4. Mr. Farrimond,

    Did you read a single one of the many critiques of his terrible research methods published this May before writing this “controversial” post? The reason Kanazawa should lose his job at LSE is that he is a failure at science – whether social, biological or statistical. Time and time again he wastes readers’ time with half-baked “controversies” (like the one I would argue you have manufactured here), and does not validate his arguments with valid scientific evidence. He, in fact, skews data to meet his ends. Please see my guest blog post in Scientific American for more (along with SB Kaufman and Jelte Wicherts’ piece in Psychology Today, also cited below). I respectfully ask that you consider applying the same principles to your written legal/ethical analysis that we rightfully expect scientists to apply to their research. Otherwise, your blog is simply spreading Kanazawa’s affliction – a malady I consider fatal to rational discourse.

    Sincerely,

    Khadijah M. Britton
    Author: http://blogs.scientificamerican.com/guest-blog/2011/05/23/the-data-are-in-regarding-satoshi-kanazawa/

    Also advise you read: http://www.psychologytoday.com/blog/beautiful-minds/201105/black-women-are-not-rated-less-attractive-our-independent-analysis-the-a

    Posted by Khadijah M. Britton (@KMBTweets) | November 3, 2011, 6:52 am
    • Hi Khadijah,

      Thanks for commenting! I shall attempt to address your points and clarify matters.

      I, like you, do not agree with Kanazawa’s flawed methods or work (hopefully, the tongue-in-cheek lawyer comment explained that from the off). Also, the statement ‘he might just be onto something’ was, of course, satirical.

      This post was not an attempt to explore his methodologies in any depth. As your citations demonstrate – this has already been done at length. Moreover, this post is in no way endorsing such terrible (and offensive) research – and I am concerned that you read this post in that way. In addition, nowhere did I state this post was ‘controversial’ (although perhaps I should have!)

      The purpose of the post was to simply pose the topical question to a general reader:
      – Are ever any ‘no-go’ areas for science?

      Personally, the question of whether research that broaches sensitive subjects should ever see the light of day is a pertinent one – both to the general public and the scientific community. Many might feel that certain topics should never be investigated by researchers. Others, like yourself, are of the opinion that this kind of research should only be published if there is ‘extraordinary evidence’ to prove such ‘extraordinary claims’. I would agree.

      However, the post was intended to stimulate thought amongst people, perhaps not familiar with the issues, to come to their own conclusion (hopefully a similar one to yours).

      Please do not misunderstand – I am not ‘employing Kanazawa’s tactics’ – I have no agenda to encourage racial or cultural division, and in no way endorse his research methods.

      Dr Stu Farrimond

      Posted by Stuart Farrimond | November 3, 2011, 10:00 am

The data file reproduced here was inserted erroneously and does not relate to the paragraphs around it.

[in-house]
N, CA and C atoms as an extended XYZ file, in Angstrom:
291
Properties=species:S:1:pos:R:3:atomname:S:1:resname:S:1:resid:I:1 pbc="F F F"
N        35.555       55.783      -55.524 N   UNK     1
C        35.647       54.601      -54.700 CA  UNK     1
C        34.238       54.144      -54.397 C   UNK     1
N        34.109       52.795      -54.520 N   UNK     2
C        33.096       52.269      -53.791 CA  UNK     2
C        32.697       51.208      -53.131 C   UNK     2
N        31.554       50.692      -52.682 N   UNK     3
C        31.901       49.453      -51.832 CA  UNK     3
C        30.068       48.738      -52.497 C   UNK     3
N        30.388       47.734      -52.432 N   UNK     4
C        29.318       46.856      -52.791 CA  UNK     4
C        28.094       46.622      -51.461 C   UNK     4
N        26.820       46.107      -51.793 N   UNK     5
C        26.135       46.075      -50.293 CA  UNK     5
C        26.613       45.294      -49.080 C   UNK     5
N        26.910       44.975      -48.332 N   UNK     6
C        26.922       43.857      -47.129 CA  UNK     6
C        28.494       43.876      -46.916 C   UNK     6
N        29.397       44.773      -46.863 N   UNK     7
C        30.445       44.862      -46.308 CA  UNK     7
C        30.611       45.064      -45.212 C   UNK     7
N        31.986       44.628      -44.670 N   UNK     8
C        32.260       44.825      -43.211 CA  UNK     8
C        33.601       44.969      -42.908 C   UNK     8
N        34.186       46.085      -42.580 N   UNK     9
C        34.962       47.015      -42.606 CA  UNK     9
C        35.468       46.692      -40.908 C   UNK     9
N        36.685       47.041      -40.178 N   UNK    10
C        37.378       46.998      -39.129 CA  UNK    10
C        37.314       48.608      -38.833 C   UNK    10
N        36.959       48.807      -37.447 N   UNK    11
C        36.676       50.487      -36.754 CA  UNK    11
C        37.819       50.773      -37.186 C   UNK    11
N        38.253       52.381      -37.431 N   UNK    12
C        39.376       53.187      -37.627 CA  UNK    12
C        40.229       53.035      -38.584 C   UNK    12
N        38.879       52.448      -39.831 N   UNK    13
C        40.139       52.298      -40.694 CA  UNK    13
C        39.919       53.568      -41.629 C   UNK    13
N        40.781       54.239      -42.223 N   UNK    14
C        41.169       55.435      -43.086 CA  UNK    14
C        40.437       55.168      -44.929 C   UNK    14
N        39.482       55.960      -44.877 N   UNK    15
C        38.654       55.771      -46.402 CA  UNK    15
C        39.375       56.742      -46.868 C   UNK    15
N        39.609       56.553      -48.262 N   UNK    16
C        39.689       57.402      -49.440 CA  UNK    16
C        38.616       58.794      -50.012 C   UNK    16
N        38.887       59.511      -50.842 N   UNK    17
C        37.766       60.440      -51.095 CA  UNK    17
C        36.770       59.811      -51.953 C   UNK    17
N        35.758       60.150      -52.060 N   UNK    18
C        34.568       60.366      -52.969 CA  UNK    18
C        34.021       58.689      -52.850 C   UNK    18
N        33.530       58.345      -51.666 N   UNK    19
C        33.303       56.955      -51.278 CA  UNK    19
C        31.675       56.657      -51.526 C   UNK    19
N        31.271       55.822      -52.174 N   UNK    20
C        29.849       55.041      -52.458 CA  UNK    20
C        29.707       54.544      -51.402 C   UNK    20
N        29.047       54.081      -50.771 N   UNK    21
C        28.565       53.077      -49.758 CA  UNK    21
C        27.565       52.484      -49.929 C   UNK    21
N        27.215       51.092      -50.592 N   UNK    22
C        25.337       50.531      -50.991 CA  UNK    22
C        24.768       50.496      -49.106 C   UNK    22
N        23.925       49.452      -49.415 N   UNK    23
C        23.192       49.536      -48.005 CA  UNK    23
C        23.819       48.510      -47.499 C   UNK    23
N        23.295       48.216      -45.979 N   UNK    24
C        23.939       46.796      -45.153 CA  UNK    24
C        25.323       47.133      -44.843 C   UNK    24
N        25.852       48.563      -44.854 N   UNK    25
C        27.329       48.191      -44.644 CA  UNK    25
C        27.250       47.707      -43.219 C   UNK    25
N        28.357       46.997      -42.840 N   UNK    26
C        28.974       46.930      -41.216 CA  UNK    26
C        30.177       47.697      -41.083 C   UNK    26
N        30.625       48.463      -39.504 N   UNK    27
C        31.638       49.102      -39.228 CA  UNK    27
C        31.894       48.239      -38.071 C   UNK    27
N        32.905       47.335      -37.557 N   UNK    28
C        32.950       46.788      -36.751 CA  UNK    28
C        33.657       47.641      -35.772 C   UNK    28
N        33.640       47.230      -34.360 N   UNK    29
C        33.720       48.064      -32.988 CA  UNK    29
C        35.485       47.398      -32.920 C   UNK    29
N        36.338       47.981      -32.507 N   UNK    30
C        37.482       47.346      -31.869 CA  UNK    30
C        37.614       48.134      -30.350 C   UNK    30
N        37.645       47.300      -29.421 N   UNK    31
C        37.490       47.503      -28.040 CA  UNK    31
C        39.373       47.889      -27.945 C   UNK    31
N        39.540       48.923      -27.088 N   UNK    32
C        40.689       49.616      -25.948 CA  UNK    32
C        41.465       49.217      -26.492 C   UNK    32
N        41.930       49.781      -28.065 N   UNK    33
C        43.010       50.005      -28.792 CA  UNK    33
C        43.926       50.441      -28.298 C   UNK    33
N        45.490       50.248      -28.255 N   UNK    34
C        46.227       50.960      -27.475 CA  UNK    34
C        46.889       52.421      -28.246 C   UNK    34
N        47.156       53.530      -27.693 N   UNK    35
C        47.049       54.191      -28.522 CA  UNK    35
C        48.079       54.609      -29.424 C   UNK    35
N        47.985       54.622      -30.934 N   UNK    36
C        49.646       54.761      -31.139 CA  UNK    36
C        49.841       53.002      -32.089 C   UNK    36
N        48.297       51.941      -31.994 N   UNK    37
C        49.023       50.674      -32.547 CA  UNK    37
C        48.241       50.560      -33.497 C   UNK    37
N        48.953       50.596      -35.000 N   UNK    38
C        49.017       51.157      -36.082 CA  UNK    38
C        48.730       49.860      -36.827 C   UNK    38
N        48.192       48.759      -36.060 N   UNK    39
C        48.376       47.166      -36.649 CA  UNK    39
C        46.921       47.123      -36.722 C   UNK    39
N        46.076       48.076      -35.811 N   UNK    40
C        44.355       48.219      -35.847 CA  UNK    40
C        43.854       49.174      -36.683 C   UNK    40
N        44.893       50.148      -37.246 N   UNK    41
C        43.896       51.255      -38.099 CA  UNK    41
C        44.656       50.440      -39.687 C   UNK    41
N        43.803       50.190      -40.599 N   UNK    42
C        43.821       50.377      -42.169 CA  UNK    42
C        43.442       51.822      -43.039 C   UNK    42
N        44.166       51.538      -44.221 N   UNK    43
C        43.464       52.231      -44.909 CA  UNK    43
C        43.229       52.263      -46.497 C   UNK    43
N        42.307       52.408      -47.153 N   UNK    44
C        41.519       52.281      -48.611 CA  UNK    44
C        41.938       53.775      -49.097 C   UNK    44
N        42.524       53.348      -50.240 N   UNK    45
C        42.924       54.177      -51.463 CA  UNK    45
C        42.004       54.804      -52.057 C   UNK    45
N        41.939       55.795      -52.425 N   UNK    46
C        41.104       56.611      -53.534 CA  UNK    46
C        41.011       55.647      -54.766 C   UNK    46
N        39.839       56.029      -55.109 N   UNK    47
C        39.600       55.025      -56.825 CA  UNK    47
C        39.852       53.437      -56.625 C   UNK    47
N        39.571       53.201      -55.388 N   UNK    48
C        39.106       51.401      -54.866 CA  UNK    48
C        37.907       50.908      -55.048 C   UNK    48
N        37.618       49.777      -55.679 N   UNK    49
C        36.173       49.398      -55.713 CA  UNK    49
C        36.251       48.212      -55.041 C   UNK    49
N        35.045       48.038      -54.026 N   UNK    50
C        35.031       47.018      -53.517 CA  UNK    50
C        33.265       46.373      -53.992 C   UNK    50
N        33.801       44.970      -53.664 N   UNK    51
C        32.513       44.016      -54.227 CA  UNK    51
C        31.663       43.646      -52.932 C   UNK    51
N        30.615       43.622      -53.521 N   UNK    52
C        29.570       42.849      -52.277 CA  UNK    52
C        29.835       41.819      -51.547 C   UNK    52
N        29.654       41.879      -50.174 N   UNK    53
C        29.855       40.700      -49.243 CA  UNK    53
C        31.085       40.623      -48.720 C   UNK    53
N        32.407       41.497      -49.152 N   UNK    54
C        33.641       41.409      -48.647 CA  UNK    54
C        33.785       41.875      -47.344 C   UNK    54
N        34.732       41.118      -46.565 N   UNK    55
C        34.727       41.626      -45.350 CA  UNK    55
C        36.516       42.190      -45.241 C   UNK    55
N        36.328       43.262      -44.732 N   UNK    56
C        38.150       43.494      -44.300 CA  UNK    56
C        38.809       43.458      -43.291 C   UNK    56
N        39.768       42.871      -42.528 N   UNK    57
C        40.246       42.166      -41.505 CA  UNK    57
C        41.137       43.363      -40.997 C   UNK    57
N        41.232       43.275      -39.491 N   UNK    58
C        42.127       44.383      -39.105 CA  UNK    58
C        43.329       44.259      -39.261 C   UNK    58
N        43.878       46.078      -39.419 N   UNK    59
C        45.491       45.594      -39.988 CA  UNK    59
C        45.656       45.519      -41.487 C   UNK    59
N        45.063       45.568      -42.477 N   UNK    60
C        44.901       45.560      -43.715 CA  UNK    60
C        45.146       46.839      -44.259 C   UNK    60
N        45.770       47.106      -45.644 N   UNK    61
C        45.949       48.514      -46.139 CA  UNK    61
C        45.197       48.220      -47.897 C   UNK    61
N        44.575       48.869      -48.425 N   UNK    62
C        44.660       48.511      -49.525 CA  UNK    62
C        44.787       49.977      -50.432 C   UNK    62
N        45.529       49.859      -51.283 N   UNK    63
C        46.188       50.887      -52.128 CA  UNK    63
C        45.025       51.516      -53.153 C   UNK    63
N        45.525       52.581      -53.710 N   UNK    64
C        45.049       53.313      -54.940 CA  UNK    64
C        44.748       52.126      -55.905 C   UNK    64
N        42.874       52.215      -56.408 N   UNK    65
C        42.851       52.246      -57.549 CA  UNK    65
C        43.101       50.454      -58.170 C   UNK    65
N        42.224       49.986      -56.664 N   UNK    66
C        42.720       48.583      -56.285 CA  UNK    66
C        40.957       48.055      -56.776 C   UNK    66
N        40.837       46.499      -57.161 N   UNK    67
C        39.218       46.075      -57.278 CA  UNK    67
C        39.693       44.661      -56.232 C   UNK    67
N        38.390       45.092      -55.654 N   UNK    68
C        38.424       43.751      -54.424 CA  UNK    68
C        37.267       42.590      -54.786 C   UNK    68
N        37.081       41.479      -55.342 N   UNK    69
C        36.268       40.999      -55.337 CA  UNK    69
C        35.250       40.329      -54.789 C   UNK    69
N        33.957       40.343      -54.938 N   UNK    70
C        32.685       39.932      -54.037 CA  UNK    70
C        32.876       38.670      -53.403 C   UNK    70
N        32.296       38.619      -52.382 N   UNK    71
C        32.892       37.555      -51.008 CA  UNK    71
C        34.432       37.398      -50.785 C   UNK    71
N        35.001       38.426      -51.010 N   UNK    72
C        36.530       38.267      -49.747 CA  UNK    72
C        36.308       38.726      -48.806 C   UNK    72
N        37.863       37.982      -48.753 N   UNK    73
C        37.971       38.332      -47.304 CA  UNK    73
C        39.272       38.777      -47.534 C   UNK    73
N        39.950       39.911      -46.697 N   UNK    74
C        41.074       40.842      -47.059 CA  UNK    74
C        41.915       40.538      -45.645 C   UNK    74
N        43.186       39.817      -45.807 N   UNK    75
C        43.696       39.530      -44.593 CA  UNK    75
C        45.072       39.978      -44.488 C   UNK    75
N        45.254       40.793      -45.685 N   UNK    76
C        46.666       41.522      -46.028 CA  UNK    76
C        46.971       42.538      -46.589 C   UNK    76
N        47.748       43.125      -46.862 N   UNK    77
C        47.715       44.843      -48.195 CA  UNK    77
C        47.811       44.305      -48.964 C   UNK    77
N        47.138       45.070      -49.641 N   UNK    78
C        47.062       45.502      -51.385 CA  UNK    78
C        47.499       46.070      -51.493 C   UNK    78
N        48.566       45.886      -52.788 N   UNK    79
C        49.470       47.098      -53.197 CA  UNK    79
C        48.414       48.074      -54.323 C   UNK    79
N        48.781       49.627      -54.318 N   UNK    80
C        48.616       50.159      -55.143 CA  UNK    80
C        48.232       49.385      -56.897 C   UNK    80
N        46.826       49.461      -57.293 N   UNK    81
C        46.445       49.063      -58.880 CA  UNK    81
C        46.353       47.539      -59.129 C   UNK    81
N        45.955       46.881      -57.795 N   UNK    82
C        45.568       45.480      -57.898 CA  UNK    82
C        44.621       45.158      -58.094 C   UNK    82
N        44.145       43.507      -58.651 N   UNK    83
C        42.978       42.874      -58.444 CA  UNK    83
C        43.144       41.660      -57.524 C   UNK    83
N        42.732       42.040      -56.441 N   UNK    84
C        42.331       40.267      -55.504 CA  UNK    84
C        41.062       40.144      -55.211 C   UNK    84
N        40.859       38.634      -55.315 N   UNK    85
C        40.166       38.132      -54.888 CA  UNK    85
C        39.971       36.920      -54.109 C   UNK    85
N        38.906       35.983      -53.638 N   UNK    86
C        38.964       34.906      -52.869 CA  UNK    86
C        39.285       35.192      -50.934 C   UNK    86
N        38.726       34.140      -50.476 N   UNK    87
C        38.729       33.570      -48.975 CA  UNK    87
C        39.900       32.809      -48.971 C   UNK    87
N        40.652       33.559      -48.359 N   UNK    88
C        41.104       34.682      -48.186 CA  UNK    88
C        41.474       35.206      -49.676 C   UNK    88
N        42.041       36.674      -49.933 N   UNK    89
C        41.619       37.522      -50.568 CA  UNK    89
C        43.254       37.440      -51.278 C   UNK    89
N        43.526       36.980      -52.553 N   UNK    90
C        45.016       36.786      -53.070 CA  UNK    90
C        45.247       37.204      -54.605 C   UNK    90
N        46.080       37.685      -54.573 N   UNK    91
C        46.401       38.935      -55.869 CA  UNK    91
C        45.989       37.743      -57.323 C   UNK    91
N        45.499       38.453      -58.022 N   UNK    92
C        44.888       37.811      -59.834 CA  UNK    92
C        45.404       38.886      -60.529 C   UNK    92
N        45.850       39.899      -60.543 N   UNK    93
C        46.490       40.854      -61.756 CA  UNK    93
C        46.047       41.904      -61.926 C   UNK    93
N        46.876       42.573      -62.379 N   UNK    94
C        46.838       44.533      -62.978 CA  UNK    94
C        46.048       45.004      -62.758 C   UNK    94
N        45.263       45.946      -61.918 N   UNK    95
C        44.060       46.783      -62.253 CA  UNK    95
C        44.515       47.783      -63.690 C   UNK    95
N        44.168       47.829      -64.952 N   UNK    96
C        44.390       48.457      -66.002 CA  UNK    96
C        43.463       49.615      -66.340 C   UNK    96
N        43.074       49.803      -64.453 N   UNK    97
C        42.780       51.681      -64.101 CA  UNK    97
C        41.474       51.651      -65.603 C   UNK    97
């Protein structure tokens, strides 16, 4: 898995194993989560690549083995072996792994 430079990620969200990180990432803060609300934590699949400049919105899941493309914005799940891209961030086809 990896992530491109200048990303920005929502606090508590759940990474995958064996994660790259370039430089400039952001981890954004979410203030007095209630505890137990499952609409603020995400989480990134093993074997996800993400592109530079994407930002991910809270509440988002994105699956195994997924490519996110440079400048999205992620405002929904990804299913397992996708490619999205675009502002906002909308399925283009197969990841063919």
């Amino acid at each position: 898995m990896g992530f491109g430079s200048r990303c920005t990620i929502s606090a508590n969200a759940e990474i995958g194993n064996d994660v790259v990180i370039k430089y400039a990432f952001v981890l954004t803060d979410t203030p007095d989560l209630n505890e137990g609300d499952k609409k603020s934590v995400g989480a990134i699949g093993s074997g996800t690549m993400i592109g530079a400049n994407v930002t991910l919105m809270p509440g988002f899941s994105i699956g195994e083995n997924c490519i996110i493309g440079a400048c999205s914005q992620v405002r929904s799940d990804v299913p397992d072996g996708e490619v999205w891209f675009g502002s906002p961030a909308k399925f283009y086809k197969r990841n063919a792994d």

5. I think Tom’s got it: The problem is not really that Dr. Kanazawa’s work is mediocre (mediocrity is, by definition, pretty common!), nor is the problem that his work is controversial and has conclusions that if true would be very politically and socially uncomfortable — I am of the mindset that the genie will come out of the bottle some way or other, so attempting to conceal an established scientific fact is folly.

    The problem is that Kanazawa is both mediocre and controversial. The money quote from Tom is: “[I]f you are going to attack the vulnerable and disadvantaged, then you need first to be on rock-solid ground, scientifically speaking.” Well said. It’s one thing to publish a scientifically weak paper on the mating habits of Australian snails, but this kind of stuff, you better be damn sure your data ducks are all in a row. And Kanazawa doesn’t. He routinely goes off half-cocked, with speculative Just So stories based on weak data — and deliberately seeks out provocative conclusions. That’s eye-roll inducing at best, and downright mean-spirited at worst (when he is making potentially dangerous statements about battered women, for example).

    Worse, Kanazawa helps give evolutionary psychology a bad name. It is a plain fact that a lot of our behaviors have evolutionary origins (although which ones, and to what extent, is not well understood at present) and I suspect that as we start to discover more of this, some of the conclusions will be politically unpalatable. EP (and its predecessor, sociobiology) have received plenty enough undue criticism from folks who did not like how its implications interacted with their political philosophy; the last thing this field needs is well-deserved criticism of the same kind. Nuts to him!

    Posted by James Sweet | November 8, 2011, 8:51 pm
    • Thanks for joining the debate James,

      You sum things up very nicely and I agree wholeheartedly with your comments. For me, I’ve found publishing this post a learning experience from the reactions and emotions that it can incite — not something my posts normally get.

      One thing that makes evolutionary psychology vulnerable to criticism is that it can easily be manipulated to a person’s own agenda. As far as I can tell, many EP hypotheses often based on observation – and so anyone can make a conjecture on the reason for X, Y or Z. It is only with time and repeated observations / experiments that such can be proved / disproved. It is fair enough to draw theories on observation when you are considering astronomy, but – as you rightly point out – such contentious issues as this should not be subject to willy-nilly speculation. Someone with a Ph.D. and lots of published papers can hold a lot of sway.

      Perhaps the right question to ask is why has the London School of Economics funded and allowed him to do what he has been doing for so long and bringing sensible science into disrepute?

      Stu

      Posted by Stuart Farrimond | November 8, 2011, 9:08 pm